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. Last Updated: 07/27/2016

The Dangers of Market Manic Depression

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Westerners frequently comment that Russians oscillate between extremes. They say the Russian character mirrors the country's dramatic changes in seasons and climate. Few can disagree that the moods of Russian people can change in a flash from exuberance to depression.

Perhaps Westerners have now taken on this very Russian character trait that they find so different from their own. What else can explain today's infectious optimism in the West about the Russian economy? Has it really been so long since the markets and pundits in New York and London were calling Russia economically irrelevant, or worse?

Make no mistake, Russia is far better off today than in 1998 or even one year ago. Once crippled by government default and ruble devaluation, the feel-good factor is back. Thanks to prudent economic and fiscal policies, Russia has joined China as a Cinderella story on the world economic stage.

But does Russia's progress justify the unqualified exuberance of Western investors and politicians recently witnessed at the widely attended Russian Economic Forum in London and the World Russian Forum in Washington? Rational exuberance may be fitting. On the other hand, what Alfa Bank president Pyotr Aven has aptly termed unbridled euphoria, will lead to false expectations, lost investment and serious damage to Russia's reputation.

Tax, pension and land reforms together with serious attention to corporate governance are laying foundations for sustainable economic growth. But fundamental problems persist -- the dysfunctional banking system, gargantuan government bureaucracy and a demographic crisis of alarming proportion. As President Vladimir Putin recently pointed out in his state of the nation address, while the Russian economy is growing faster than most others around the globe, that growth is neither stable enough nor robust enough to compete effectively in the world economy.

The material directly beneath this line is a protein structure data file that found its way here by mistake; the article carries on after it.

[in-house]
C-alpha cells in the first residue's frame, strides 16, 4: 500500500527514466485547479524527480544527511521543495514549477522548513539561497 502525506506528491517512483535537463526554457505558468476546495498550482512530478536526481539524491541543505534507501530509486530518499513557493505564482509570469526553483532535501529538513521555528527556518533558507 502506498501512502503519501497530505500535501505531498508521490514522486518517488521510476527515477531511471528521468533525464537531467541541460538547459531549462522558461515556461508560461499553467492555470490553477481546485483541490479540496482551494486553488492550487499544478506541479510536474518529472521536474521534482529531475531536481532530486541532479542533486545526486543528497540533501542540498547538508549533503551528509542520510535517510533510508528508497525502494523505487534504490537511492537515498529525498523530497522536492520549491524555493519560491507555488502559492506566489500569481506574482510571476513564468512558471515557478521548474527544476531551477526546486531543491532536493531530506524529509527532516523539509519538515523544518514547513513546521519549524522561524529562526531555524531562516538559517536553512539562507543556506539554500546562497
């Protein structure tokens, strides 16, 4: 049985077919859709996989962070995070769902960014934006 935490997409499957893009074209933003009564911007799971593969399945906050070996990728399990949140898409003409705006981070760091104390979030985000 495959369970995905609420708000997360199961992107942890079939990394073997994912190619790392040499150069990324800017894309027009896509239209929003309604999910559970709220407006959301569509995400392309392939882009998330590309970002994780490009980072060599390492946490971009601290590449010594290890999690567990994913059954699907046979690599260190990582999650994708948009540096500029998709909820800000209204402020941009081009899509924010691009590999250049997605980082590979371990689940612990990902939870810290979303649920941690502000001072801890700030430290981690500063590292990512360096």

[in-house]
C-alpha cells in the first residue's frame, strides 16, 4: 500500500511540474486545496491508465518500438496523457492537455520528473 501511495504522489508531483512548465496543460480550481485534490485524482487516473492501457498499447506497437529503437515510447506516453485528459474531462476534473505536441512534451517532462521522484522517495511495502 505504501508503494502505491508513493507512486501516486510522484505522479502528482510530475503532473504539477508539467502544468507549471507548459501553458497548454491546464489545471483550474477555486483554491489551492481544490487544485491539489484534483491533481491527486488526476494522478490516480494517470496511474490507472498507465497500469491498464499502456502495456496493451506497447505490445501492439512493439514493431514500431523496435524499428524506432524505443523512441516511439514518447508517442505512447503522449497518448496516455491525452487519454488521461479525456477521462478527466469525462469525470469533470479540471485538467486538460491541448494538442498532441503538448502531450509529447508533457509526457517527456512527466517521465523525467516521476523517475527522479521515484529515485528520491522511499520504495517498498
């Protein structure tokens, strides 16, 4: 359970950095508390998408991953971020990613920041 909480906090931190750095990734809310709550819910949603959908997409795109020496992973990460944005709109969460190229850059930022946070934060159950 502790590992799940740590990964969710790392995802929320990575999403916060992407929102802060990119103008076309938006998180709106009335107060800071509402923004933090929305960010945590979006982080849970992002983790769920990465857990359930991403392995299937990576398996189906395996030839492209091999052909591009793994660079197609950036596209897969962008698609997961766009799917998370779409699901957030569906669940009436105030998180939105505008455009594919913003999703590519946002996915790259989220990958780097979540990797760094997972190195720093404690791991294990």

Of course, many in the business and financial community have deliberately and justifiably talked up Russia's prospects to persuade the outside world it is a place worthy of investment. Amid global economic slowdown and sluggish performance in both the United States and Western Europe, Russia's growth rates, 5.3 percent in 2001 and probably 4 percent this year, make Russia look like an attractive bet.

I, too, am one of the most forceful advocates of new foreign and domestic investment in Russia. But investment decisions must be based on facts, prudence and an objective view of the economic risks and opportunities.

Well-run companies understand that it is essential to manage expectations of the markets and to deliver performance in line with their own predictions. Overperformance can destabilize share prices as much as underperformance. Markets are interested in whether companies can sustain growth over the long-term. Russia must and will be judged by these same criteria.